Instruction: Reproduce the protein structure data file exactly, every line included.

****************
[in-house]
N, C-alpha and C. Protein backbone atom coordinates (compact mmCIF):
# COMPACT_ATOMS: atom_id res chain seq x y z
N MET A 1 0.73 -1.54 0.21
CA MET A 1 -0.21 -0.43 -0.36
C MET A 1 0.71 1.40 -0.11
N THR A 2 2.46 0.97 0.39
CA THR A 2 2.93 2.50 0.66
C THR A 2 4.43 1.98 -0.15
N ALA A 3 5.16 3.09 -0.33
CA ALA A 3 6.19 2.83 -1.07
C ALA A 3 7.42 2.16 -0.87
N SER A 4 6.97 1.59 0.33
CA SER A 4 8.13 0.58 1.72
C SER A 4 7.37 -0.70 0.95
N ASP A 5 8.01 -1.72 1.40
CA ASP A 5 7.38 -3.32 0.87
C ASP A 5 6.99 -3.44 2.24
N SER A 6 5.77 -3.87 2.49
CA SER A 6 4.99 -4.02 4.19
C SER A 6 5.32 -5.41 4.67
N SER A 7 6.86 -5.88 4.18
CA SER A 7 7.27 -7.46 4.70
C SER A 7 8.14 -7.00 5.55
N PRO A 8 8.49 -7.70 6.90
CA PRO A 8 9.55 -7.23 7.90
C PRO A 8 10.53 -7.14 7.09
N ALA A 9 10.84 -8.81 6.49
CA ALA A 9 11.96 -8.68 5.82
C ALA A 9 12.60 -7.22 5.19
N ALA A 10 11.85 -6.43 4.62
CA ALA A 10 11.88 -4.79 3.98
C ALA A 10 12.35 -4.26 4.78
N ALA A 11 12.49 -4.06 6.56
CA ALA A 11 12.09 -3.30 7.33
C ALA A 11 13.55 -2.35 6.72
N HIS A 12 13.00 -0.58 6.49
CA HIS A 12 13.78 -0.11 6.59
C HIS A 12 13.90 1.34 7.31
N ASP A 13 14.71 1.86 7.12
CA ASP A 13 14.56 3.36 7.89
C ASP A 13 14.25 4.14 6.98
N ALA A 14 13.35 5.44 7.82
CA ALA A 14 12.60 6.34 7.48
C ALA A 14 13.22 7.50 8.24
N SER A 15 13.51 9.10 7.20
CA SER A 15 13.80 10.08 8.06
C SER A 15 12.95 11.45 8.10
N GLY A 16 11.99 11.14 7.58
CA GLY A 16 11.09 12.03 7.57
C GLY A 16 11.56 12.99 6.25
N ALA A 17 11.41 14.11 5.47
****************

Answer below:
[in-house]
N, C-alpha and C. Protein backbone atom coordinates (compact mmCIF):
# COMPACT_ATOMS: atom_id res chain seq x y z
N MET A 1 0.73 -1.54 0.21
CA MET A 1 -0.21 -0.43 -0.36
C MET A 1 0.71 1.40 -0.11
N THR A 2 2.46 0.97 0.39
CA THR A 2 2.93 2.50 0.66
C THR A 2 4.43 1.98 -0.15
N ALA A 3 5.16 3.09 -0.33
CA ALA A 3 6.19 2.83 -1.07
C ALA A 3 7.42 2.16 -0.87
N SER A 4 6.97 1.59 0.33
CA SER A 4 8.13 0.58 1.72
C SER A 4 7.37 -0.70 0.95
N ASP A 5 8.01 -1.72 1.40
CA ASP A 5 7.38 -3.32 0.87
C ASP A 5 6.99 -3.44 2.24
N SER A 6 5.77 -3.87 2.49
CA SER A 6 4.99 -4.02 4.19
C SER A 6 5.32 -5.41 4.67
N SER A 7 6.86 -5.88 4.18
CA SER A 7 7.27 -7.46 4.70
C SER A 7 8.14 -7.00 5.55
N PRO A 8 8.49 -7.70 6.90
CA PRO A 8 9.55 -7.23 7.90
C PRO A 8 10.53 -7.14 7.09
N ALA A 9 10.84 -8.81 6.49
CA ALA A 9 11.96 -8.68 5.82
C ALA A 9 12.60 -7.22 5.19
N ALA A 10 11.85 -6.43 4.62
CA ALA A 10 11.88 -4.79 3.98
C ALA A 10 12.35 -4.26 4.78
N ALA A 11 12.49 -4.06 6.56
CA ALA A 11 12.09 -3.30 7.33
C ALA A 11 13.55 -2.35 6.72
N HIS A 12 13.00 -0.58 6.49
CA HIS A 12 13.78 -0.11 6.59
C HIS A 12 13.90 1.34 7.31
N ASP A 13 14.71 1.86 7.12
CA ASP A 13 14.56 3.36 7.89
C ASP A 13 14.25 4.14 6.98
N ALA A 14 13.35 5.44 7.82
CA ALA A 14 12.60 6.34 7.48
C ALA A 14 13.22 7.50 8.24
N SER A 15 13.51 9.10 7.20
CA SER A 15 13.80 10.08 8.06
C SER A 15 12.95 11.45 8.10
N GLY A 16 11.99 11.14 7.58
CA GLY A 16 11.09 12.03 7.57
C GLY A 16 11.56 12.99 6.25
N ALA A 17 11.41 14.11 5.47